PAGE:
In celebrating some of the Pro Bono Center’s new initiatives, Neptune urged continued support of the legal services community. “As you are aware, the Access to Justice Initiative is at risk of being [partially] defunded. This puts us and many other safety-net organizations at risk,” she said.

After the luncheon, Neptune and Lowery joined other legal services advocates at city hall to testify before the D.C. Council in support of the restoration of access to justice funding that Mayor Muriel Bowser proposed to cut by 67 percent, or more than $21 million, in her fiscal year 2025 budget.

Vacancy Crisis at the Courts

“I love the interactive video, opening the doors and moving the people and the places and the parts around,” said D.C. Court of Appeals Chief Judge Anna Blackburne-Rigsby. “I think it shows how innovative and agile our D.C. Courts have grown and continue to grow.”

Blackburne-Rigsby thanked her executive staff and the D.C. Bar leadership for their continued commitment to DEI efforts. She also mentioned meeting the 2024 class of the John Payton Leadership Academy two days prior.

“[It was good] just to see the richness of our D.C. legal community — the different experience levels, some from private practice, some from government, some from nonprofit organizations — all across the board,” Blackburne-Rigsby said of the academy participants. “That’s the richness that makes our D.C. Bar so dynamic and one of the leading bars in the country. And it’s also what makes our judiciary so strong and dynamic.”

She also mentioned that the D.C. Courts just completed their research on internal racial equity initiatives. “Data helps us. We all have thoughts about how things could be improved,” Blackburne-Rigsby said. “But when you have data, real-world experience, and information [on which] to base policies and practices, we all grow stronger and better.”

Anita Josey-Herring and Anna Blackburne-Rigsby

But the D.C. Courts need more judges to continue their efforts, Blackburne-Rigsby said. The D.C. Court of Appeals has not had a full complement of nine judges (one chief judge and eight associate judges) since 2013. Currently, it has two vacancies. “For a court of nine, that’s about 20 percent in terms of judicial capacity. The Superior Court has about the same percentage rate, with more than 13 vacancies right now,” she added.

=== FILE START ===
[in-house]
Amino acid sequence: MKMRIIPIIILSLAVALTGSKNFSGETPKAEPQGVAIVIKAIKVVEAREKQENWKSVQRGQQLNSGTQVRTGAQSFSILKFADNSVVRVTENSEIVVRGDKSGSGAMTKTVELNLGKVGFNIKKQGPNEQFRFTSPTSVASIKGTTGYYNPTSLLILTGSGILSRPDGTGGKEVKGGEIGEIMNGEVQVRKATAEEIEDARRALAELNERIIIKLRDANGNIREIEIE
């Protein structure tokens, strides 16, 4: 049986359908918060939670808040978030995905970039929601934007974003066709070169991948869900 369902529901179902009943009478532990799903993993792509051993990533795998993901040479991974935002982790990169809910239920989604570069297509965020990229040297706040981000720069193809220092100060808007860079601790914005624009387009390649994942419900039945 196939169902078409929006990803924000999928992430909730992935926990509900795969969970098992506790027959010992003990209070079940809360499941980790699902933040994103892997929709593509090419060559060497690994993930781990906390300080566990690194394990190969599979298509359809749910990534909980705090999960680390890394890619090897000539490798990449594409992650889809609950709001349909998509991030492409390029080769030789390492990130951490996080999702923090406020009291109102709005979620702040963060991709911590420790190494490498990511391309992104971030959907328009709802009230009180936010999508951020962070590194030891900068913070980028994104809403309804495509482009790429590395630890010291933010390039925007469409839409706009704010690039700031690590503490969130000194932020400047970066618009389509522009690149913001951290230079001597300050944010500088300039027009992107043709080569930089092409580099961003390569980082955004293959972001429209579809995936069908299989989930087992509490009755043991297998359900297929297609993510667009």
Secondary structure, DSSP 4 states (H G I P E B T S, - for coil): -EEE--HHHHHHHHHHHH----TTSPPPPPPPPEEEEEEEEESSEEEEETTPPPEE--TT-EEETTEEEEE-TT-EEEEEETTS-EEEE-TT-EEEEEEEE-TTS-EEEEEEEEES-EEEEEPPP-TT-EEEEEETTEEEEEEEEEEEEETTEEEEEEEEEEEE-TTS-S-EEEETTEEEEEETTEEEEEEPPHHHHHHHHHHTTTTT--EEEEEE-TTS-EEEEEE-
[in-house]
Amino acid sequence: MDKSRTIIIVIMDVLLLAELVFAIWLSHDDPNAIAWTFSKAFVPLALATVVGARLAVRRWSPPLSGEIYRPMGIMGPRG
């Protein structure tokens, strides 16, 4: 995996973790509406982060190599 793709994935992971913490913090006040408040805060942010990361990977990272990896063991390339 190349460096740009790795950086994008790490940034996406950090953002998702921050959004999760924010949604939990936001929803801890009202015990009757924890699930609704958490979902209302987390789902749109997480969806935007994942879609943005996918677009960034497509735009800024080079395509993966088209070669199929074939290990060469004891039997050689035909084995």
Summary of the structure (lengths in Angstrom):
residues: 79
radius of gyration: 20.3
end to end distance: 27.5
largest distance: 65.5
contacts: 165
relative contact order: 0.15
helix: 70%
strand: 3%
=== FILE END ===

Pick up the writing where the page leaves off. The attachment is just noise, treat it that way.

“We are excited that we just had two new nominees named by President Biden to the Court of Appeals,” Blackburne-Rigsby said. “So, we’re hopeful. We know there are nominees who have already cleared the committee on the Hill for Superior Court. So, we are working on it.”

D.C. Superior Court Chief Judge Anita Josey-Herring also acknowledged her executive staff. After serving on the Superior Court for nearly 27 years, Josey-Herring is stepping down from the court effective September 30, 2024.

“It’s been a labor of love,” Josey-Herring said. “But part of the reason I have decided to transition to a different phase of life is because there is so much happening in the world. You don’t want to get to do those things when it’s too late. So, hopefully I will have the opportunity to spend time with family and friends and just do whatever I want.”

Josey-Herring also reiterated the D.C. Courts’ struggles with judicial vacancies. Despite these challenges, the presiding judges have led and inspired their colleagues to really tackle enormous caseloads,” Josey-Herring said. “The caseloads are in numbers of 400.”

“All across the courts, everybody is doing what they can. But I do worry about the judges,” Josey-Herring said. “I tell people, ‘Judges are people, too.’ The judges are stretched, and we do need assistance. There’s more than enough work to go around. We can’t do what we do without [the D.C. Bar]. And we thank you so much for all that you support us on, and all that you help us to do all year.”